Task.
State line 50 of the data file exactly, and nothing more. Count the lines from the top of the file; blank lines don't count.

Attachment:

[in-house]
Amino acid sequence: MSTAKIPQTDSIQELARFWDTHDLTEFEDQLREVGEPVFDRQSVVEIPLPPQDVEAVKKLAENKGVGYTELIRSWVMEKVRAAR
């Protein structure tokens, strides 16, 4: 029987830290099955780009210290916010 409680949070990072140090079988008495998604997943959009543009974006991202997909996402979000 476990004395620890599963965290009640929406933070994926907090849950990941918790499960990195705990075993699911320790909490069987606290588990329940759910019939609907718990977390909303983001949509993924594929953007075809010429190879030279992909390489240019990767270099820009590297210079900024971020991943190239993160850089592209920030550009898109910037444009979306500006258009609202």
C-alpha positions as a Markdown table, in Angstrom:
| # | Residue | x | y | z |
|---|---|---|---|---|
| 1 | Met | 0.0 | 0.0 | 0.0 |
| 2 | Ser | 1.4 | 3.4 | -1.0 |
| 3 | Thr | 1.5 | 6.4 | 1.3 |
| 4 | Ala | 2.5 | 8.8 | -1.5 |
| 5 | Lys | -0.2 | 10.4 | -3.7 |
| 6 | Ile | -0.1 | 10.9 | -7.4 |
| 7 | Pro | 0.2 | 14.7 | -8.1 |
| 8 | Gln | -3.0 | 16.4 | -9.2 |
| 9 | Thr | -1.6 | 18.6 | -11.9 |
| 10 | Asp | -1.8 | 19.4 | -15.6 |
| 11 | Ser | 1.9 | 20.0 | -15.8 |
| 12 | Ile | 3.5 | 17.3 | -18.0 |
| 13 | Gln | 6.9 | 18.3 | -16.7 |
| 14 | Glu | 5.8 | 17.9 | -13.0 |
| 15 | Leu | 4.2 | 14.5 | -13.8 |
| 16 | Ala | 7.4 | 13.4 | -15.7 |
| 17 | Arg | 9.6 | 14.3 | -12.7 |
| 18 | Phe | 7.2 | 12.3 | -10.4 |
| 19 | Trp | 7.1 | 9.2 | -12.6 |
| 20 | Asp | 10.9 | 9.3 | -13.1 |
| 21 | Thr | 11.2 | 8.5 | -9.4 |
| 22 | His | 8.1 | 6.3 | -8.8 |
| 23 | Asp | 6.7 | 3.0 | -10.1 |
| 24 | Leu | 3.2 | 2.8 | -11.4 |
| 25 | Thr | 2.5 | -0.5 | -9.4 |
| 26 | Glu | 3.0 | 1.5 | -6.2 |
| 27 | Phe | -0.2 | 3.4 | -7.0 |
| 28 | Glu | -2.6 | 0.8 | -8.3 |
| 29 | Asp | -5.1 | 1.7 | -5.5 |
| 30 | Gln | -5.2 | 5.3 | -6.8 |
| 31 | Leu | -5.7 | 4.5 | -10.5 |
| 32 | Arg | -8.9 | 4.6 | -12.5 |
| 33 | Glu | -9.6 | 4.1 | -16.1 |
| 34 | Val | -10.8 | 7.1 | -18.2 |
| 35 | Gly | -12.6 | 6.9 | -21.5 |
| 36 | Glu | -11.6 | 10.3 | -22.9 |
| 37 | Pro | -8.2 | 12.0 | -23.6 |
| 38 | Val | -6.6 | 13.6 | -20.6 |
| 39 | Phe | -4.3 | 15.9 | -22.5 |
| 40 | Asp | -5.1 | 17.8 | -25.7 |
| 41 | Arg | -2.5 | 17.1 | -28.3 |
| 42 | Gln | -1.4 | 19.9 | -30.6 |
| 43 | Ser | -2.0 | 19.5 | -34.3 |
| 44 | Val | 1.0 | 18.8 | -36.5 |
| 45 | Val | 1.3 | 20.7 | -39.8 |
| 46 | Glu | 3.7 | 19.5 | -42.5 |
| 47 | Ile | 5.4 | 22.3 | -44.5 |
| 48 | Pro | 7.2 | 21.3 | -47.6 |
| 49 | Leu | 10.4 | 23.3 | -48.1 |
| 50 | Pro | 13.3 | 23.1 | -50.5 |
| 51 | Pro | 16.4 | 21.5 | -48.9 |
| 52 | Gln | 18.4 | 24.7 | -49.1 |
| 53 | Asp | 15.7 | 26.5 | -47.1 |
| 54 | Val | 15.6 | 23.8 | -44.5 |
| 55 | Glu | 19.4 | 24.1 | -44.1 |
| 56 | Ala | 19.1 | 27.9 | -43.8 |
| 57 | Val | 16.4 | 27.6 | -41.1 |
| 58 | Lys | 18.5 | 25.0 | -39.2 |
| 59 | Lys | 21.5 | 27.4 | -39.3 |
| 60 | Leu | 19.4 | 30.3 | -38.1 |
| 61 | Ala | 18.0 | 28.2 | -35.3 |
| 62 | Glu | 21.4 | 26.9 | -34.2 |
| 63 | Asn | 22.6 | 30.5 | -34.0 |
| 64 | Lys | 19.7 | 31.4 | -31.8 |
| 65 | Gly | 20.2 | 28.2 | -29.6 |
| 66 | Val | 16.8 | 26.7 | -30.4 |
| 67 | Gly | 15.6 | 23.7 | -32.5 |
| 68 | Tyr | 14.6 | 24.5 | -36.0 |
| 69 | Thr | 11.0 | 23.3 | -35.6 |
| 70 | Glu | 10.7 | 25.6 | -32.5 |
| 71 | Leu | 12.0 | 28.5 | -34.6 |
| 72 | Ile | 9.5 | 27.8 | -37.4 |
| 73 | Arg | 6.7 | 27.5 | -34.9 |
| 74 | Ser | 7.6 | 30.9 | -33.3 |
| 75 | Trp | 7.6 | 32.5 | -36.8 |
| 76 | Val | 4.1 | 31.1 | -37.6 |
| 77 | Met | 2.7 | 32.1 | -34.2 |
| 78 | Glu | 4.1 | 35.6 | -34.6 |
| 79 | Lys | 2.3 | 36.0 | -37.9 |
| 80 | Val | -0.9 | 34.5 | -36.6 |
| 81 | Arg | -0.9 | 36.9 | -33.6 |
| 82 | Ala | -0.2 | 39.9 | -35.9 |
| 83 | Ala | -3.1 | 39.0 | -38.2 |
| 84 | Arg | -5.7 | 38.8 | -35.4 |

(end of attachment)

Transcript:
| 44 | Val | 1.0 | 18.8 | -36.5 |